Web Analytics Made Easy - Statcounter

Gay City's Fred Swanson passes the torch

Share this Post:
Fred Swanson — Photo courtesy of Gay City
Fred Swanson — Photo courtesy of Gay City

After over two decades of running the local LGBTQ organization and community center Gay City, Fred Swanson is stepping down from his role as executive director and passing the torch to a new generation of community leaders, a press release from the organization said.

Photo courtesy of Gay City  

Gay City was founded in 1995 by a group of community activists during the height of the AIDS crisis, "with a bold vision of building a community stronger than HIV while centering Queer voices," its website says. It has remained King County's leading HIV/STI tester, and continues to host a growing number of resources for the LGBTQ community.

One such resource is its wellness center, a dedicated clinic that provides PrEP, testing for both COVID-19 and STIs, and many other services at no cost. Another is its arts program, which includes an annual festival, arts mentorship programs for both youth and adults, and large exhibitions like Shann Thomas's Gender Gems.

This winter, Gay City plans to open a new community center on Capitol Hill, at the intersection of Pine Street and Bellevue Avenue. It will include a youth space, a large meeting space for rental, a pharmacy, and a library with new furniture.

Fred Swanson — Photo courtesy of Gay City  

Most, if not all, of these programs have coalesced and evolved with Swanson's oversight since he was hired at the end of 2001. "I was a fan of Gay City at the time," Swanson said of his hiring. "[It] was one of the handful of organizations really well known in what was called the Gay men's health movement."

Before he got the call, he had met Gay City's then-executive director, John Leonard, and other Gay City staff at the National Gay Men's Health Summit in Boulder, Colorado.

For a better sense of the time that has passed since then, this was just after 9/11. Swanson said he remembered wondering if his flight to Seattle, for the job interview, would even happen.

Through all the changes in the country since then, Swanson said, he has made a lot of connections in the field of national LGBTQ nonprofits and activism. For that reason and others, he described his feelings about stepping down as "complicated."

"Having moved [to Seattle] for this job, and having only had this job for 20 years, every aspect of my identity in Seattle is somehow linked to this role," Swanson said. "On the other hand, [stepping down] is also really liberating, and it feels really good to reflect on 20 years of a thousand different changes that have happened here, and a thousand different ways that we've tried to move, and grow, and respond. And to no longer have to carry that, and to go back instead to just kinda being a dude — that also feels good."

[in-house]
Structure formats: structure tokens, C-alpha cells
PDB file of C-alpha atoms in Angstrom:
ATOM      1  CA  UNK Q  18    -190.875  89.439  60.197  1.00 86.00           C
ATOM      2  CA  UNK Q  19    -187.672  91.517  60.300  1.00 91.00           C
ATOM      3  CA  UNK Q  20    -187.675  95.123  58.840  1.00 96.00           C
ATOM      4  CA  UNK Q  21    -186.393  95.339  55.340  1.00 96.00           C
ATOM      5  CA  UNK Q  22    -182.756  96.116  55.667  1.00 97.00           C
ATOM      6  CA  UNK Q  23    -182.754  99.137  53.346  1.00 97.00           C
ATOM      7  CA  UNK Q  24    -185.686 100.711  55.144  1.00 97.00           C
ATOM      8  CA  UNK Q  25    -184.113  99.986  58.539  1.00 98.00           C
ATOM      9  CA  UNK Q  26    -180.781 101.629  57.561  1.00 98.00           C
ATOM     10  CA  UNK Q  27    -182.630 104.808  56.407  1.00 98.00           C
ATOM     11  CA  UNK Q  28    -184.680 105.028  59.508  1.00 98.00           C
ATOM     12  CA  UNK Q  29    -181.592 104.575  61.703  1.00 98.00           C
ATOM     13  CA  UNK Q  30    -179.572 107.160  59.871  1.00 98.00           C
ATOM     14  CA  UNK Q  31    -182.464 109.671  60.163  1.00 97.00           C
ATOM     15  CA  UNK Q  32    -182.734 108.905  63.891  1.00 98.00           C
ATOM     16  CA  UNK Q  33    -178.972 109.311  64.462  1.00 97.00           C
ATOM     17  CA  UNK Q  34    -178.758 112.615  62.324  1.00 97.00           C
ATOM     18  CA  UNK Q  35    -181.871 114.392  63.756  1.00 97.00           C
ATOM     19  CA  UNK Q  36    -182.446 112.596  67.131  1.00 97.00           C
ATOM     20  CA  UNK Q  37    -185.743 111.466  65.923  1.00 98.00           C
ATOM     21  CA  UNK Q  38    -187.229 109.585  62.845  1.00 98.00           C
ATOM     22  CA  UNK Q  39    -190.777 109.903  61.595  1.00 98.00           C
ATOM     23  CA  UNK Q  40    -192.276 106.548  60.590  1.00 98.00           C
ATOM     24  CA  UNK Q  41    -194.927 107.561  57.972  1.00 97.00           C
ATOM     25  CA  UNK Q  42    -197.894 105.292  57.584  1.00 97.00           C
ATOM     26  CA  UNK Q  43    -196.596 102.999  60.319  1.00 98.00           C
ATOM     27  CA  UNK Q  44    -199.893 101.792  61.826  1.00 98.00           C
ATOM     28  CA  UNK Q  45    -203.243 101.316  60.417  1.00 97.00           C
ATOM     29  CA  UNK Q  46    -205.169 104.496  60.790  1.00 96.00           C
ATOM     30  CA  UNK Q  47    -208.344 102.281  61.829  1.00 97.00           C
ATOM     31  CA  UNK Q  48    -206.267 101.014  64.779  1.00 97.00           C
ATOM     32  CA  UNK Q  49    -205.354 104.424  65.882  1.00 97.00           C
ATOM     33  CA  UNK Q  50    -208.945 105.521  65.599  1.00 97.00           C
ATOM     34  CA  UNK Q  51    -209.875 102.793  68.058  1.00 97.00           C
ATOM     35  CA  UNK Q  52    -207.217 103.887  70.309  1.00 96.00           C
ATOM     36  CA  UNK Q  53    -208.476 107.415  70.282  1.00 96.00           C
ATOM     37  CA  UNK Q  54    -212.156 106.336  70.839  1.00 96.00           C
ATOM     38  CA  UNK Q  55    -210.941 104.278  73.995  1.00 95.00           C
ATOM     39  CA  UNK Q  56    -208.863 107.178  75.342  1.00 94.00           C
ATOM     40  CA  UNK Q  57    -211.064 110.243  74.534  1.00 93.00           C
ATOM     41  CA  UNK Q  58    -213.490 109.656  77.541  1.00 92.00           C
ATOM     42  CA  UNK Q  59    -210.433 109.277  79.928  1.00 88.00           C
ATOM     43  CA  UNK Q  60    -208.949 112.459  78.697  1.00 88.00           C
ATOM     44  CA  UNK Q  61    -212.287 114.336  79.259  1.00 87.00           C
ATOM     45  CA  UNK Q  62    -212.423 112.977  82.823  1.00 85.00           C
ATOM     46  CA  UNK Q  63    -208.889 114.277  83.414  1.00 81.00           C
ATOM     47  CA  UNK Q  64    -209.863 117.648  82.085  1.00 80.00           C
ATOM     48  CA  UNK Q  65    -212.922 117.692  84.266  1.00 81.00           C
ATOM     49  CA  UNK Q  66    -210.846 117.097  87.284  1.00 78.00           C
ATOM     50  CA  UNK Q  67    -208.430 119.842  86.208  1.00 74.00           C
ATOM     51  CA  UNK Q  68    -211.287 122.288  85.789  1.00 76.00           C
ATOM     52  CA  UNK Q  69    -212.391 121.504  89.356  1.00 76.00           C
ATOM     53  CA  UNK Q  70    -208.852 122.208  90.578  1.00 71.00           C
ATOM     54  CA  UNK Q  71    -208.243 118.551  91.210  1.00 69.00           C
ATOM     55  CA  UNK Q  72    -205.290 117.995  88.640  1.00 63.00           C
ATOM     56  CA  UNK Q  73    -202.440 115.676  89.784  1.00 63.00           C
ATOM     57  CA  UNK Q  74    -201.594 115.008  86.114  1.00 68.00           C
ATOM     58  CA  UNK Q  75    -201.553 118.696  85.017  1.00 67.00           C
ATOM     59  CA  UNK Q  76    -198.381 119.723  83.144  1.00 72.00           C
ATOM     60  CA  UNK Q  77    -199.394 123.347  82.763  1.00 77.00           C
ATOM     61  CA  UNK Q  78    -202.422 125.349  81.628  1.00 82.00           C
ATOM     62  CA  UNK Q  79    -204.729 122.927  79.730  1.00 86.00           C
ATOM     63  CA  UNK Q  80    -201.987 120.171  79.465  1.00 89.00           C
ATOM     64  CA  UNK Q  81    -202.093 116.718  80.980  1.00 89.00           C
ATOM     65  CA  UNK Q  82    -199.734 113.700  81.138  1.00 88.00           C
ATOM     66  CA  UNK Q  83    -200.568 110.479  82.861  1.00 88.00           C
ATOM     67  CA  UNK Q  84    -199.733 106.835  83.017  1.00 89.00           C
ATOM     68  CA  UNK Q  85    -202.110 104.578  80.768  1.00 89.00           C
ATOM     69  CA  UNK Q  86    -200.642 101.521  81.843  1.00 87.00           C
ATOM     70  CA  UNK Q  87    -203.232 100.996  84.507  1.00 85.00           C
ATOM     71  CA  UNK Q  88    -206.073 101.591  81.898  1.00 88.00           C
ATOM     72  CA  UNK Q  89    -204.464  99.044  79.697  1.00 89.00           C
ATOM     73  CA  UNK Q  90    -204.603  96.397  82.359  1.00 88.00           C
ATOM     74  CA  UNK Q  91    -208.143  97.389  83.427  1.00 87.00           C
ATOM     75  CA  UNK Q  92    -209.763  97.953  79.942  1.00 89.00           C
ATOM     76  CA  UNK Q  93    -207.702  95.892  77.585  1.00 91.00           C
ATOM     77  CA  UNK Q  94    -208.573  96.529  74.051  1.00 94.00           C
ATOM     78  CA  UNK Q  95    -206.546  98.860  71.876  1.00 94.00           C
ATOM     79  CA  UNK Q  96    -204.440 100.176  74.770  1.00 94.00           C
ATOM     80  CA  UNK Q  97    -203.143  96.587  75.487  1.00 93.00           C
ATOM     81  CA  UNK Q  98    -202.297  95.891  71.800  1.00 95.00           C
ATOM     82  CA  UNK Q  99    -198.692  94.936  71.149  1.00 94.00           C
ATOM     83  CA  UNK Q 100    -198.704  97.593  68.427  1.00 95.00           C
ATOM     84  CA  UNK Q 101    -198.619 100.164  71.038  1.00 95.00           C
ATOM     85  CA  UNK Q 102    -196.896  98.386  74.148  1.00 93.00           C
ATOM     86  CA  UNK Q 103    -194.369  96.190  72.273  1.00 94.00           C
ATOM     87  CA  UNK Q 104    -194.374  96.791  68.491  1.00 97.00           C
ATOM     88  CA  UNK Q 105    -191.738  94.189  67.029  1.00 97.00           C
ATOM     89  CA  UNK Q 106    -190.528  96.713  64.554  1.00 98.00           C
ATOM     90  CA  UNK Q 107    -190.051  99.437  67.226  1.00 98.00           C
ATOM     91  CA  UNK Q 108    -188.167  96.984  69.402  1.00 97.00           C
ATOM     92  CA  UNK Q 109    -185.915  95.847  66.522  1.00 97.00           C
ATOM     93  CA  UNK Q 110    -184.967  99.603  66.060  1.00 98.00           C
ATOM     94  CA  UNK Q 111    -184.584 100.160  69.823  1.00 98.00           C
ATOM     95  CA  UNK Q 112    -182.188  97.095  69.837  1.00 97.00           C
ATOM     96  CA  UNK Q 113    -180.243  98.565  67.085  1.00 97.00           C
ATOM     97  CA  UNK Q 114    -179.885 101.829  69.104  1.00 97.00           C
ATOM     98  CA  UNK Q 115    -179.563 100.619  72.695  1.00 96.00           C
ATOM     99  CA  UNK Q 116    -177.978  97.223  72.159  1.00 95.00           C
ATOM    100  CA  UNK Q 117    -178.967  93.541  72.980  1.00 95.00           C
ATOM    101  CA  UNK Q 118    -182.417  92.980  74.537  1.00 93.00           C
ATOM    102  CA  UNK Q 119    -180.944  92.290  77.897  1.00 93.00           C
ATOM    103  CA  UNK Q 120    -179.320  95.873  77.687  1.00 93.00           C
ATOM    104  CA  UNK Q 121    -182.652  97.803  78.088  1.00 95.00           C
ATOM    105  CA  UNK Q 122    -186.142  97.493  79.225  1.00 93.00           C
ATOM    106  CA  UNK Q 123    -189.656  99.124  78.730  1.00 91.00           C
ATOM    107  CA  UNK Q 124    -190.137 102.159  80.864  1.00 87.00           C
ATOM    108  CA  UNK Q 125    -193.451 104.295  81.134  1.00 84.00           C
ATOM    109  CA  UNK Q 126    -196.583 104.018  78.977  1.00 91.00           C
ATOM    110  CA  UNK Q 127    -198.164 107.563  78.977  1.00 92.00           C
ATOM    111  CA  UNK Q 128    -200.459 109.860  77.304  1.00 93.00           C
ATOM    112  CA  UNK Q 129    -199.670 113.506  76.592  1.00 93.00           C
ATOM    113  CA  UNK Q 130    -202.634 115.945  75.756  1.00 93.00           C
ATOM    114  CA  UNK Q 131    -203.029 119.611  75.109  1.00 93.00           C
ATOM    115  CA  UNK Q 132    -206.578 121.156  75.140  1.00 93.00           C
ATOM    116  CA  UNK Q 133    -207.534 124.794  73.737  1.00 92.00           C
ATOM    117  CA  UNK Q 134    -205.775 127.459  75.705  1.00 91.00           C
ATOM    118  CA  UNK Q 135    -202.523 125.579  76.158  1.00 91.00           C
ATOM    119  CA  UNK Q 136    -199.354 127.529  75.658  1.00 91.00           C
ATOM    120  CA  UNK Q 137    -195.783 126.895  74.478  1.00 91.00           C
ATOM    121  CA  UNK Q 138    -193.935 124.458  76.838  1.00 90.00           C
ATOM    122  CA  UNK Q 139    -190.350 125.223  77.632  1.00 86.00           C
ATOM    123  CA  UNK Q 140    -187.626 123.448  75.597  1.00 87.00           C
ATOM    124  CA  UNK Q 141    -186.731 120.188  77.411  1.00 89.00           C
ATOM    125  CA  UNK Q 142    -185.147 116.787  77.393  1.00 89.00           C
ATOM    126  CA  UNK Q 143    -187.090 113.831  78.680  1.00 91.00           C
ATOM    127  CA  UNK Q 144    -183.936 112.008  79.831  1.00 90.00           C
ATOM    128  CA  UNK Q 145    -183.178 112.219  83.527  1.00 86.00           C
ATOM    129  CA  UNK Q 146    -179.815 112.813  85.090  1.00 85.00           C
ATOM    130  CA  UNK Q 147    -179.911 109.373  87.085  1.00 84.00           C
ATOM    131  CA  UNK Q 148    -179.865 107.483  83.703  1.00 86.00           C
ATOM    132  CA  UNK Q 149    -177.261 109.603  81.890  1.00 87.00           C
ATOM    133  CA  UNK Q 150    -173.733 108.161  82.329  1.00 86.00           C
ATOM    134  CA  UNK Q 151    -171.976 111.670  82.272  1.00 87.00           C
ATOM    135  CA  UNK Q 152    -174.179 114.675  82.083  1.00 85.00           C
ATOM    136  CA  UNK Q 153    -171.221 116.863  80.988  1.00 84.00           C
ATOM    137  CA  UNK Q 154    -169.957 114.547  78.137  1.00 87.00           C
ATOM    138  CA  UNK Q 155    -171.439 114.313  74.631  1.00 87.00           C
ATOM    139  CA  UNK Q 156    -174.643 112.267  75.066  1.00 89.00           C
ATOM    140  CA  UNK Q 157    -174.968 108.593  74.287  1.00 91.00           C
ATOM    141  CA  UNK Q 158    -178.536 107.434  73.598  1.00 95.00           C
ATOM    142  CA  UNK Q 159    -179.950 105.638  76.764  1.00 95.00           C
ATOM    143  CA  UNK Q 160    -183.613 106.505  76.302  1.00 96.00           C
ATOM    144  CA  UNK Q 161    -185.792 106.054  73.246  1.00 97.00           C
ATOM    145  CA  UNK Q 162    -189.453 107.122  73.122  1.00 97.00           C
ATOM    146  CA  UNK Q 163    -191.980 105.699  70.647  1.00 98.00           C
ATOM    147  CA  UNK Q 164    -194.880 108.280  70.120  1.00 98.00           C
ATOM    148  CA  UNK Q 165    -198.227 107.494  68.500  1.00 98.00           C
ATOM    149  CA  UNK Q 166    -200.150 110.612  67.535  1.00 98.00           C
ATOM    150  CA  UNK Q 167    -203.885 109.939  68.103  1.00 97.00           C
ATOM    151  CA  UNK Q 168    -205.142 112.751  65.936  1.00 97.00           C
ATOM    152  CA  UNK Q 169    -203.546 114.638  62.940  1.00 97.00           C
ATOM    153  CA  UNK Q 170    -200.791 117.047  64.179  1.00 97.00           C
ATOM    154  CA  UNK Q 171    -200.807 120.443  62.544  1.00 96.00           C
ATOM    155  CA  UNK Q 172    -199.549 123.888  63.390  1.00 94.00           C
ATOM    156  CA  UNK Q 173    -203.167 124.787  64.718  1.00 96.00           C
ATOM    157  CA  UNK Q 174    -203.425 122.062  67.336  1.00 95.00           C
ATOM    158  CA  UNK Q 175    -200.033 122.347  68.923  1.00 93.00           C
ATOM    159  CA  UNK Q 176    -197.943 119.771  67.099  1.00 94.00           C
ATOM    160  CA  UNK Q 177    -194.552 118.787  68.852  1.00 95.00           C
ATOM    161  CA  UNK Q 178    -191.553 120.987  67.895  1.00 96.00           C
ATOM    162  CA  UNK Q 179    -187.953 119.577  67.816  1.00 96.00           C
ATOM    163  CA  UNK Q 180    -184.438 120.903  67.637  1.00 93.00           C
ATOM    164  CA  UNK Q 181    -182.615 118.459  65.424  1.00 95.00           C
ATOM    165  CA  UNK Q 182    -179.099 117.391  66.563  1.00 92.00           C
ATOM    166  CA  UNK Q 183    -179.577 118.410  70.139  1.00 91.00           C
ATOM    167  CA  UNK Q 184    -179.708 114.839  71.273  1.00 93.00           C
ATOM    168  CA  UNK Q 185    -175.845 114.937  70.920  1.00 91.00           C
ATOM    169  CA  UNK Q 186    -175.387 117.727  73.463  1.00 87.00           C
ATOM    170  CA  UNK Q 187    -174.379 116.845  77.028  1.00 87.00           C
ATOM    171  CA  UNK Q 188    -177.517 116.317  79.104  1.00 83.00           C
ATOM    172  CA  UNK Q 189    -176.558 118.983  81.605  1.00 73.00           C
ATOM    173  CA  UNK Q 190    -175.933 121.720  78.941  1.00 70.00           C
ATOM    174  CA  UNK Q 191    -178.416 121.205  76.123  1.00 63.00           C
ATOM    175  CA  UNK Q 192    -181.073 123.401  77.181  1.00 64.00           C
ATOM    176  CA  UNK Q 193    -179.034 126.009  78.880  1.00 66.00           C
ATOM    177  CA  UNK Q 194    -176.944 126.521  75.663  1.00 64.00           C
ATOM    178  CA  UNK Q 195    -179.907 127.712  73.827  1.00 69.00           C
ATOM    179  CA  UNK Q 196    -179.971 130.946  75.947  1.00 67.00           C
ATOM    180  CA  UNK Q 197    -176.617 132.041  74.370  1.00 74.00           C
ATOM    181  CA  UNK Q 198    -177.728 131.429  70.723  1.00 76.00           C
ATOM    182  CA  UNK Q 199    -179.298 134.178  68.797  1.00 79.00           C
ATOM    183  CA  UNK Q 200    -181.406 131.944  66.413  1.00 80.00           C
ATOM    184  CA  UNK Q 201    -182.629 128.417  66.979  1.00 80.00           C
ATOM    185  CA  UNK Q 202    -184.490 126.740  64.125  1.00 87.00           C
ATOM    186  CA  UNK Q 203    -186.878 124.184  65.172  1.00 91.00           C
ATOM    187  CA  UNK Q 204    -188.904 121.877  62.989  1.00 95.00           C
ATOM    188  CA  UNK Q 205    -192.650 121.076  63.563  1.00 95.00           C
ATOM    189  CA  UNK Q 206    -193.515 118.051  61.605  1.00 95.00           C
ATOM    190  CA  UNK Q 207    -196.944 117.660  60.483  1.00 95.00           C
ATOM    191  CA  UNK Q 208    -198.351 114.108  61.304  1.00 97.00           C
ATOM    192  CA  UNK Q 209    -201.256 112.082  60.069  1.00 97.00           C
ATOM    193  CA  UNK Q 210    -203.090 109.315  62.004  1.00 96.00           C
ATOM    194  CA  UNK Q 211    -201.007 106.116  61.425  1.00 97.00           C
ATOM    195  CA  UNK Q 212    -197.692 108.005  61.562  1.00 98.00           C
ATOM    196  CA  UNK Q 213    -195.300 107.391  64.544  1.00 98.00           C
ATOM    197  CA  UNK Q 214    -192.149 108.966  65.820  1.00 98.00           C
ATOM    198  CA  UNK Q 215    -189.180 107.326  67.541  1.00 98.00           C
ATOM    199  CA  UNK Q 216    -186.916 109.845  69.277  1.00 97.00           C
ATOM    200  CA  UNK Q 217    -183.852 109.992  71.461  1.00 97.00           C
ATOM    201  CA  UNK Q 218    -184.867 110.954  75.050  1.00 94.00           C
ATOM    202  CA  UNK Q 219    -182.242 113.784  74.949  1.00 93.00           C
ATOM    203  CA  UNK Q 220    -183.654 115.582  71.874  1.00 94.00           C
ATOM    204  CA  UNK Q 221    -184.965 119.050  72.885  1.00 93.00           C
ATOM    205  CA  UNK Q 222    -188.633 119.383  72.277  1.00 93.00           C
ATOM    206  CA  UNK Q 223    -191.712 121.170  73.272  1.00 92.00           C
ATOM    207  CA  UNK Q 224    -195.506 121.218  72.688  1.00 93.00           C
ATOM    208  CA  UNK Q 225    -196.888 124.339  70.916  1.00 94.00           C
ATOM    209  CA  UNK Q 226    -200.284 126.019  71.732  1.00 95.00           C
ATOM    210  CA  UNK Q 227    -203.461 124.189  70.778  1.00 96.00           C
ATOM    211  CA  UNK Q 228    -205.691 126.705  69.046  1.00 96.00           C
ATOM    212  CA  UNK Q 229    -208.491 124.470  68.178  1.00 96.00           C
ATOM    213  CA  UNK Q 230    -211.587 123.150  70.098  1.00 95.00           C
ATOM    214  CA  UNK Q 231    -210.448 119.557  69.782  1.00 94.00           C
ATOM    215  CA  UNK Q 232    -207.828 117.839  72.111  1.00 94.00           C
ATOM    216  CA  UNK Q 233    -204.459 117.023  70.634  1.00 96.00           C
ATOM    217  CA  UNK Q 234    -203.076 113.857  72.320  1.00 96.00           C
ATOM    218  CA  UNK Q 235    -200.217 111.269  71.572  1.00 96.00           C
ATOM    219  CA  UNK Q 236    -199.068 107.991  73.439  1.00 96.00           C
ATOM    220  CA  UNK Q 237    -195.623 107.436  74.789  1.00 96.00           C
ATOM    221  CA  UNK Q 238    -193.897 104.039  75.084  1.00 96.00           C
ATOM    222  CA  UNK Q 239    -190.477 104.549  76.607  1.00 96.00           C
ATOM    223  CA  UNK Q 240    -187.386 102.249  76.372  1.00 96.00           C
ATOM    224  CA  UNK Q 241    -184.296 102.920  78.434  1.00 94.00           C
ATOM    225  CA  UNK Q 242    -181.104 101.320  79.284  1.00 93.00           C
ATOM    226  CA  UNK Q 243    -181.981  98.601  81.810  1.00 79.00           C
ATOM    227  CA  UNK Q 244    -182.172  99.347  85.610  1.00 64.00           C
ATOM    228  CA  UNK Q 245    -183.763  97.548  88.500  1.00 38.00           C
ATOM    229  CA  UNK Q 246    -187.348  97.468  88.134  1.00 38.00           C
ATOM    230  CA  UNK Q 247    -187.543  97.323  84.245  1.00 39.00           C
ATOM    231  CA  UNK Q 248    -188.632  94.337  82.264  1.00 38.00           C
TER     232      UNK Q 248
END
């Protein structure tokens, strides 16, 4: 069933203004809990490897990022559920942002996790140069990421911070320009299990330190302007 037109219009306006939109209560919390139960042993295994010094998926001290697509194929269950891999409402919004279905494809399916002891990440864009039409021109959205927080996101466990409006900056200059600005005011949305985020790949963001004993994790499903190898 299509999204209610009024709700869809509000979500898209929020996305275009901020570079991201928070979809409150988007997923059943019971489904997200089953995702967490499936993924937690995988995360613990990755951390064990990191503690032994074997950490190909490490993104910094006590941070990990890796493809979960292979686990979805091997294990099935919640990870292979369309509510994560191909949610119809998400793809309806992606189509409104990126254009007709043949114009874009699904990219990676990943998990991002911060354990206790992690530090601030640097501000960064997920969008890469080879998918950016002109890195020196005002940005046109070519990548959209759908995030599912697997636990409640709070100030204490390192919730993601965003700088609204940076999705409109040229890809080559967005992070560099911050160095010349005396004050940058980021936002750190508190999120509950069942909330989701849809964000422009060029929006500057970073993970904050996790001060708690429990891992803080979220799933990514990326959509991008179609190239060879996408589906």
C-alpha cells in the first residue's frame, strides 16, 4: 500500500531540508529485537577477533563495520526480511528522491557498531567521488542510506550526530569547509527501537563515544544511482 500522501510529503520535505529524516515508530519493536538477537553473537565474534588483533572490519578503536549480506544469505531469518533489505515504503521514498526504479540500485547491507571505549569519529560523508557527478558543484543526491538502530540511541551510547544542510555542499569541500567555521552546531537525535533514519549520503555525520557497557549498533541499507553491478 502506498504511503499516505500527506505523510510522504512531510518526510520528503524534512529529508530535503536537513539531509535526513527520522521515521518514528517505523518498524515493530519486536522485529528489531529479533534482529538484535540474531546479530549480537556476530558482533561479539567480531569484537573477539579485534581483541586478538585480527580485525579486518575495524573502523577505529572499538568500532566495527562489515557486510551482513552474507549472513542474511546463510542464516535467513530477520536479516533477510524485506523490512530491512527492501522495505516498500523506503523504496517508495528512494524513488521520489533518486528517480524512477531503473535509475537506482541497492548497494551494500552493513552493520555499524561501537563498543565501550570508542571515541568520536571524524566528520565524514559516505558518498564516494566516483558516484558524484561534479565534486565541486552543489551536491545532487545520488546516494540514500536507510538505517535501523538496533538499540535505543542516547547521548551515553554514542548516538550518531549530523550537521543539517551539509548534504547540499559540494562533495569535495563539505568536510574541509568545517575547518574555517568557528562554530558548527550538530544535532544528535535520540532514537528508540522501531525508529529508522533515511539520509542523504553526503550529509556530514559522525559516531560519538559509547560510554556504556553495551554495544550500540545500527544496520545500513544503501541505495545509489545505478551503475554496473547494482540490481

Being a dude, in Swanson's case, includes being a dad. His focus now, at least for the summer, will be spending time with his three sons, two of which are in middle school, and one of which will be touring college campuses before his senior year of high school.

After that, plenty of doors are open. While Swanson promises to remain a fan and supporter of Gay City, he said he doesn't plan to go into another job with an LGBTQ nonprofit. He'll be looking at other types of nonprofits, or government work, and potentially exploring writing, but nothing's set in stone yet.

Swanson will remain with Gay City until June 1, 2022, to help with the transition, during which a "leadership model task force" will work together to decide on the organization's future structure. They may phase out the traditional executive director role entirely, opting for co-directors, or something new.

Swanson said he was "excited" to see how the organization would evolve, and that he was glad to be leaving it in a good place.

For the interview's last word, Swanson expressed his thanks:

"The real joy of being in this job for 20 years, for me, has been the people. We've had such incredible volunteers, and staff, and board members, and community that have supported me. Mentors, fellow executive directors — both national leaders and the LGBTQ movement, who have been resources for me, as well as local leaders... — I'm grateful for all of the mentorship and support that I've received... as well as Gay City has received. "